It has been an interesting time for my alma mater, the University of Virginia, which has found itself at the center of two vibrant national conversations in the past five months alone. The first was triggered after Rolling Stone ran an article (now retracted) that highlighted an alleged gang rape by a campus fraternity and the second has recently been sparked by the apparent use of excessive force in the arrest of a Black undergraduate student. Both incidents resulted in an outpouring of emotion on my social media networks and I watched my peers express their concern about gendered violence and race-based violence respectively.
As I look back on the myriad of conversations that I had about social justice following the aforementioned events, I recognize that each event aroused separate communities. With very little overlap, the folks that spoke against rape culture were distinct from those who voiced their thoughts on police brutality. I watched many passionate advocates opt for silence when the particular social justice initiative that moved them was out of the national spotlight. This was disheartening to me because prior interest in combating racial discrimination is precisely what propelled me to become someone who wanted to speak against sexual violence. Many dismiss anti-sexual violence advocates as exaggerating the state of things but I initially responded to them partially because their message felt so familiar to me as someone who already accepted that America was not a meritocracy. So many of their arguments fit neatly into my existing worldview that accepted that there were real-world consequences to attitudes that belittled communities. So many of their statements felt at home on the lips of civil rights leaders that I already deeply respected.
Cries that women ought to have supreme authority over their bodily integrity and calls that Black Americans ought to be able to engage authorities without fear of bodily harm ultimately both rely on appeals to empathy and sovereign personal rights. Both fight common enemies such as objectification, societal acceptance of certain brands of violence, abuse of authority, and privilege. We can find common ground by taking issues to their most fundamental levels and thus find tremendous opportunity to develop the critical mass necessary to actually disrupt the problematic social dynamics that we spend so much time discussing.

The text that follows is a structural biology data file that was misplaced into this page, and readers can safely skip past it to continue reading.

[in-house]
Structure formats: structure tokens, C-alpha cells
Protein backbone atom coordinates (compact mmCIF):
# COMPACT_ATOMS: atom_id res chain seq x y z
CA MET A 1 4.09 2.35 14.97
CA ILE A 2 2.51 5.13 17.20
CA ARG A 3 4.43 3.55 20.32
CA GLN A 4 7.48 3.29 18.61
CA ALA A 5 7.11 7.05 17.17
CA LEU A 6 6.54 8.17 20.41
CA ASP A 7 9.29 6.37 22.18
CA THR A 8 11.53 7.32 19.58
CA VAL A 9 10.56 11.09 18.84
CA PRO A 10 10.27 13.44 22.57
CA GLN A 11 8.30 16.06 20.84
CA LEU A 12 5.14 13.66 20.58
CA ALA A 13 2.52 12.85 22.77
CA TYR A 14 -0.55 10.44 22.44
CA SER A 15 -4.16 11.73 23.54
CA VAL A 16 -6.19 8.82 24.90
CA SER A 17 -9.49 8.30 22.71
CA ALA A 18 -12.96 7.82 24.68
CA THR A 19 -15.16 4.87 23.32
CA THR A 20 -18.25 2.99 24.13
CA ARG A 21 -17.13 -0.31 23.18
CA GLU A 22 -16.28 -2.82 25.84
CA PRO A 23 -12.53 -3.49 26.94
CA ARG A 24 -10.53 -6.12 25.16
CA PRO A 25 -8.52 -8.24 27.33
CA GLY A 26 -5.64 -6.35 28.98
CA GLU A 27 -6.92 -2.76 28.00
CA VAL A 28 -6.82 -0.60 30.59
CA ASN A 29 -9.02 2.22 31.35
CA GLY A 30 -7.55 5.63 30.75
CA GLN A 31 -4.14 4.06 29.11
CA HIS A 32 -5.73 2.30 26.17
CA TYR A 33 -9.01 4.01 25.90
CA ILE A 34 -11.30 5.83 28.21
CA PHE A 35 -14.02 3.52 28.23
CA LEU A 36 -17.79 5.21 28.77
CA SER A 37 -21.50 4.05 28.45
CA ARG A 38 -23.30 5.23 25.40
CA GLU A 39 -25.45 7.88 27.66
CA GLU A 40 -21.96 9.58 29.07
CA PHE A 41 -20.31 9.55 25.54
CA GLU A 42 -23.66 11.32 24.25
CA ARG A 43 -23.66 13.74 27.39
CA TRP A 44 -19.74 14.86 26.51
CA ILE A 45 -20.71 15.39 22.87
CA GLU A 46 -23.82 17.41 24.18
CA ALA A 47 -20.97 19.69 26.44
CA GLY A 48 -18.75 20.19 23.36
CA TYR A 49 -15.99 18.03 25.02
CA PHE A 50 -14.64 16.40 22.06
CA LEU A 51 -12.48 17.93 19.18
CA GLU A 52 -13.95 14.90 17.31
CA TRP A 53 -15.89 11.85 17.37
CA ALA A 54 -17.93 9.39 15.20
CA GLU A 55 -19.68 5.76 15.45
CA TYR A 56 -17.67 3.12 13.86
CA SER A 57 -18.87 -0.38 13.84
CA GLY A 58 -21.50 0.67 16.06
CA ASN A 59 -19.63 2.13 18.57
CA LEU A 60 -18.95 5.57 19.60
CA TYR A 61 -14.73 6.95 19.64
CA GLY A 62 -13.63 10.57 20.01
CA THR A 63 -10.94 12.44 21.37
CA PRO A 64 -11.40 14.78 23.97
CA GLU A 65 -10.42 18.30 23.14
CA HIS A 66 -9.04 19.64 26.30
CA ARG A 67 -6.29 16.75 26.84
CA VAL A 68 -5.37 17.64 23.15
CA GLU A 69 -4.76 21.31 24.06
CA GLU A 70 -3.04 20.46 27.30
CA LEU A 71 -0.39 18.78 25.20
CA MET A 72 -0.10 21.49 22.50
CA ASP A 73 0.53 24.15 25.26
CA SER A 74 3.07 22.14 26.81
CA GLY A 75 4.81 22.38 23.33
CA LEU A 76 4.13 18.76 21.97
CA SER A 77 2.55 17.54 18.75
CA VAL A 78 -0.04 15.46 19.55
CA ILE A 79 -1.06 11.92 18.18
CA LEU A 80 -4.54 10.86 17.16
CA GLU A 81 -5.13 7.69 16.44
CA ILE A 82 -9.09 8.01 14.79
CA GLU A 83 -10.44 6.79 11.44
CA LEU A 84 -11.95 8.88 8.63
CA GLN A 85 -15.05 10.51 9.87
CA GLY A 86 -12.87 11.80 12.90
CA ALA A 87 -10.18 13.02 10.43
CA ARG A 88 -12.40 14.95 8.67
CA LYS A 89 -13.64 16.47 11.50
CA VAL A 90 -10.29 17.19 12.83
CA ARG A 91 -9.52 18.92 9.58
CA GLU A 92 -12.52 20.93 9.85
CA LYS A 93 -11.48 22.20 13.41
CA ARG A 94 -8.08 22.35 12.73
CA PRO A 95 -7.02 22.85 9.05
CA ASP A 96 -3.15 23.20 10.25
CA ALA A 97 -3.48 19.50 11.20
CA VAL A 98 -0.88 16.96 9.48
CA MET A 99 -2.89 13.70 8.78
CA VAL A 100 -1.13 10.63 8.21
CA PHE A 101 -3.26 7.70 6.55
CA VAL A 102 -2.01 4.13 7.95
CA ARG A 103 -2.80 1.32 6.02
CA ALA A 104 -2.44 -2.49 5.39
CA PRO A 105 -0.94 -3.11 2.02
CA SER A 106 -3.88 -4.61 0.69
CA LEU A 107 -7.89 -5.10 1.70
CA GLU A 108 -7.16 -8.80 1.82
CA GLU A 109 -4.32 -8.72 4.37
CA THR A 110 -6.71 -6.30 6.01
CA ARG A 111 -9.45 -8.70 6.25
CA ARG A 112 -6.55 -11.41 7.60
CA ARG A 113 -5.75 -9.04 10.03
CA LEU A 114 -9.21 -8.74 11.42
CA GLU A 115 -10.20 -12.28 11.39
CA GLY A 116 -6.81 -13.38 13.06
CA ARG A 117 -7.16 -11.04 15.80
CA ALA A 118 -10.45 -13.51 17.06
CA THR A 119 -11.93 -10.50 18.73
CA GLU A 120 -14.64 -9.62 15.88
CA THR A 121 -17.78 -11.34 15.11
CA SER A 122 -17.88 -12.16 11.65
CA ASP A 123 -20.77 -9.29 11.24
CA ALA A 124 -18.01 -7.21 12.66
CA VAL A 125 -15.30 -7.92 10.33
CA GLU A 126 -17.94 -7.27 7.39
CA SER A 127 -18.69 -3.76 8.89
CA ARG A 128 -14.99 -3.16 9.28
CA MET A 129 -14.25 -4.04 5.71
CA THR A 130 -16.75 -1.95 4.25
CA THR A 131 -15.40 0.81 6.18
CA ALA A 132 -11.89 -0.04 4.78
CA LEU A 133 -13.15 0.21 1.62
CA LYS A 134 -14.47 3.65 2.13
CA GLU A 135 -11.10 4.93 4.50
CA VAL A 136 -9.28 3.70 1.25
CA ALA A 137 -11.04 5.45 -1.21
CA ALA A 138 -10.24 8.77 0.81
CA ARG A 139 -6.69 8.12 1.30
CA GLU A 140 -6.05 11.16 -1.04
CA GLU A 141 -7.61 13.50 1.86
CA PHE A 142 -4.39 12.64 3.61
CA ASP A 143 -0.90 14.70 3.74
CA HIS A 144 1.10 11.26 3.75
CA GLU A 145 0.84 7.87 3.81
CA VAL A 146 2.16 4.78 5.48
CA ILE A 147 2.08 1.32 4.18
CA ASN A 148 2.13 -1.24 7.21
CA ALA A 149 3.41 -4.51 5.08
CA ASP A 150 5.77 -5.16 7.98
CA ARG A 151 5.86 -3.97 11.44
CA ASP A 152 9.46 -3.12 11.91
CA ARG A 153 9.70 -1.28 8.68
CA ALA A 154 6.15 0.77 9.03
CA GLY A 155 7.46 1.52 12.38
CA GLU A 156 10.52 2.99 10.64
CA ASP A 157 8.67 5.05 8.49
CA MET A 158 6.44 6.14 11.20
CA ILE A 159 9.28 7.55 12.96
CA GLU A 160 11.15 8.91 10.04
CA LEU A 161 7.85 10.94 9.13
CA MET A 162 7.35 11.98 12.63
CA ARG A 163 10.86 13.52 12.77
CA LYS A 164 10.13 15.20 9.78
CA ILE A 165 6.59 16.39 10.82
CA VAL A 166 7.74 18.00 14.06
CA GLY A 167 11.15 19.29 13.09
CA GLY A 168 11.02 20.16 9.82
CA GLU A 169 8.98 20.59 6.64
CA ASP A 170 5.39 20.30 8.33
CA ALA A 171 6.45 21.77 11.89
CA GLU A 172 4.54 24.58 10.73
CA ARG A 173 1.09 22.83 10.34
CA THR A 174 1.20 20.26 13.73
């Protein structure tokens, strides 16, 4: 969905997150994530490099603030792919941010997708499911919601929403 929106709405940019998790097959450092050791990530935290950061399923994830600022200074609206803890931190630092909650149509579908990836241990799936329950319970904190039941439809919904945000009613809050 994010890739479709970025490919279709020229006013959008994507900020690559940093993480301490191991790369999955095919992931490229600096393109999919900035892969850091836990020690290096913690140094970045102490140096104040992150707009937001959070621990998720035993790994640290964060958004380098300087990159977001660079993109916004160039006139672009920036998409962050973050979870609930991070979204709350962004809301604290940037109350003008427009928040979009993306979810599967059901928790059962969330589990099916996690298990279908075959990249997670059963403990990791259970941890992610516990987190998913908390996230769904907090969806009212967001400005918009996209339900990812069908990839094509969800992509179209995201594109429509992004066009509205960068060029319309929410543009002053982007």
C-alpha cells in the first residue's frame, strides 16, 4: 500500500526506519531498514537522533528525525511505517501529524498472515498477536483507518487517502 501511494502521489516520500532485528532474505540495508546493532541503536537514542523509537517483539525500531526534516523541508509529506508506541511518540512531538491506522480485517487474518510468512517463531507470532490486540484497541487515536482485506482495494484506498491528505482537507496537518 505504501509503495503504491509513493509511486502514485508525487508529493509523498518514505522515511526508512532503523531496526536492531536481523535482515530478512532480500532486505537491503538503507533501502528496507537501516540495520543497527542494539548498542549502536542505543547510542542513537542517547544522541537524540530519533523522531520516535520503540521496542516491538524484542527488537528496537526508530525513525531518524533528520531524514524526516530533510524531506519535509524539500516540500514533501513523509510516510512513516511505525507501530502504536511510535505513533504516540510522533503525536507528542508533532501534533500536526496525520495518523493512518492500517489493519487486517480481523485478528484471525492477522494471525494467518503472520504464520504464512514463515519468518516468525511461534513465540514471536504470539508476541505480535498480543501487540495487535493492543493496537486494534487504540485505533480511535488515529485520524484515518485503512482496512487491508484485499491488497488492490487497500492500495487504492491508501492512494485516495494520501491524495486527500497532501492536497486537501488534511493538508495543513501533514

I get that comparing different social issues is precisely what divides us at times. We can feel as if the nuanced history of a particular community is being minimized if we strip various forms of discrimination of their context and try to equate them to one another. Furthermore, speaking out on new causes can easily offend existing advocates through the perceived trampling of historical efforts and through the application of well-intentioned but harmful strategies. Recognizing this, those who decide to lend their voices this April to fighting sexual violence are encouraged to seek out training from the nation-wide network of anti-violence organizations if at all possible. Sexual Assault Awareness Month remains an excellent opportunity for you to honestly listen to what is being said and to lend your own voice if you feel moved to do so. If you are able to listen honestly, then you might just find that the women and men stepping up to microphones and computer keyboards this month are speaking to truths and values that you already hold dear.
This post is part of a series produced by The Huffington Post and Take Back the Night in conjunction with Sexual Assault Awareness Month. To learn more about Take Back the Night and how you can help prevent sexual violence, visit here. Read all posts in the series here.
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